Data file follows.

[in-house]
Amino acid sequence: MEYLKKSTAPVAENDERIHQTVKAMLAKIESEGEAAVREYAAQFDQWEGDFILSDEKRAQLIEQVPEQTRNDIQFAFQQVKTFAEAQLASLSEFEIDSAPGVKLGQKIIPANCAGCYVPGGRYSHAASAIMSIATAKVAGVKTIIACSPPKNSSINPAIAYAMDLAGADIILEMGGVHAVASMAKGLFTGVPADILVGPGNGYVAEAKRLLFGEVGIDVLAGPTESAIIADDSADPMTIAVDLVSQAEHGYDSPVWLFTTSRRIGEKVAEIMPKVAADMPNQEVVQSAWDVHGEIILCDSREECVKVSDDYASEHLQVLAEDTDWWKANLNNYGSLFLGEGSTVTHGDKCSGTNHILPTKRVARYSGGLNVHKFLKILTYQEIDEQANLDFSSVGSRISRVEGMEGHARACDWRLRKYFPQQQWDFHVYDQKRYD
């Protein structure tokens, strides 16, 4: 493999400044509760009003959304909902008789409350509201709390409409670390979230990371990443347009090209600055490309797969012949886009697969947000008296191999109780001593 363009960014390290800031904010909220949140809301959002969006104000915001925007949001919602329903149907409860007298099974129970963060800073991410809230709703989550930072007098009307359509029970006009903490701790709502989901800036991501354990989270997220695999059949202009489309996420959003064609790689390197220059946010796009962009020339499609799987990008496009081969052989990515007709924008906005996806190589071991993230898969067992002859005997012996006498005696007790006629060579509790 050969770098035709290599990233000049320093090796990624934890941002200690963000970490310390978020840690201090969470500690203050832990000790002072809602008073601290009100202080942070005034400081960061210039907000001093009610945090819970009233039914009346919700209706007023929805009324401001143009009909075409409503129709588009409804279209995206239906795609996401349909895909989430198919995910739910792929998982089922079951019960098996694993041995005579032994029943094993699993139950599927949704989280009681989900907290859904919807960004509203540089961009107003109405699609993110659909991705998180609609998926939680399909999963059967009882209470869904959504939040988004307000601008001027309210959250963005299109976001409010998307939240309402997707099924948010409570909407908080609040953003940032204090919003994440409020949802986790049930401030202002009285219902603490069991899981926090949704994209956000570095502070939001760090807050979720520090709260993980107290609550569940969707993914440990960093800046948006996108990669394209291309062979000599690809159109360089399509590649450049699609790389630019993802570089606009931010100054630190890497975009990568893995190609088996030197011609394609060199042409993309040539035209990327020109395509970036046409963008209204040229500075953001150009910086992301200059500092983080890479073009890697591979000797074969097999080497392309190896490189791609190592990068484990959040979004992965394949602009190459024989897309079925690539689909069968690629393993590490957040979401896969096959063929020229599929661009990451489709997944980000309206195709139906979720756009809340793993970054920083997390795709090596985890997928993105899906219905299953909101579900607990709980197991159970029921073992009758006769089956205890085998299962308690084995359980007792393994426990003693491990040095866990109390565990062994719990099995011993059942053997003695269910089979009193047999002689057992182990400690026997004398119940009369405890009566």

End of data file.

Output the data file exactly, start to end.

[in-house]
Amino acid sequence: MEYLKKSTAPVAENDERIHQTVKAMLAKIESEGEAAVREYAAQFDQWEGDFILSDEKRAQLIEQVPEQTRNDIQFAFQQVKTFAEAQLASLSEFEIDSAPGVKLGQKIIPANCAGCYVPGGRYSHAASAIMSIATAKVAGVKTIIACSPPKNSSINPAIAYAMDLAGADIILEMGGVHAVASMAKGLFTGVPADILVGPGNGYVAEAKRLLFGEVGIDVLAGPTESAIIADDSADPMTIAVDLVSQAEHGYDSPVWLFTTSRRIGEKVAEIMPKVAADMPNQEVVQSAWDVHGEIILCDSREECVKVSDDYASEHLQVLAEDTDWWKANLNNYGSLFLGEGSTVTHGDKCSGTNHILPTKRVARYSGGLNVHKFLKILTYQEIDEQANLDFSSVGSRISRVEGMEGHARACDWRLRKYFPQQQWDFHVYDQKRYD
């Protein structure tokens, strides 16, 4: 493999400044509760009003959304909902008789409350509201709390409409670390979230990371990443347009090209600055490309797969012949886009697969947000008296191999109780001593 363009960014390290800031904010909220949140809301959002969006104000915001925007949001919602329903149907409860007298099974129970963060800073991410809230709703989550930072007098009307359509029970006009903490701790709502989901800036991501354990989270997220695999059949202009489309996420959003064609790689390197220059946010796009962009020339499609799987990008496009081969052989990515007709924008906005996806190589071991993230898969067992002859005997012996006498005696007790006629060579509790 050969770098035709290599990233000049320093090796990624934890941002200690963000970490310390978020840690201090969470500690203050832990000790002072809602008073601290009100202080942070005034400081960061210039907000001093009610945090819970009233039914009346919700209706007023929805009324401001143009009909075409409503129709588009409804279209995206239906795609996401349909895909989430198919995910739910792929998982089922079951019960098996694993041995005579032994029943094993699993139950599927949704989280009681989900907290859904919807960004509203540089961009107003109405699609993110659909991705998180609609998926939680399909999963059967009882209470869904959504939040988004307000601008001027309210959250963005299109976001409010998307939240309402997707099924948010409570909407908080609040953003940032204090919003994440409020949802986790049930401030202002009285219902603490069991899981926090949704994209956000570095502070939001760090807050979720520090709260993980107290609550569940969707993914440990960093800046948006996108990669394209291309062979000599690809159109360089399509590649450049699609790389630019993802570089606009931010100054630190890497975009990568893995190609088996030197011609394609060199042409993309040539035209990327020109395509970036046409963008209204040229500075953001150009910086992301200059500092983080890479073009890697591979000797074969097999080497392309190896490189791609190592990068484990959040979004992965394949602009190459024989897309079925690539689909069968690629393993590490957040979401896969096959063929020229599929661009990451489709997944980000309206195709139906979720756009809340793993970054920083997390795709090596985890997928993105899906219905299953909101579900607990709980197991159970029921073992009758006769089956205890085998299962308690084995359980007792393994426990003693491990040095866990109390565990062994719990099995011993059942053997003695269910089979009193047999002689057992182990400690026997004398119940009369405890009566």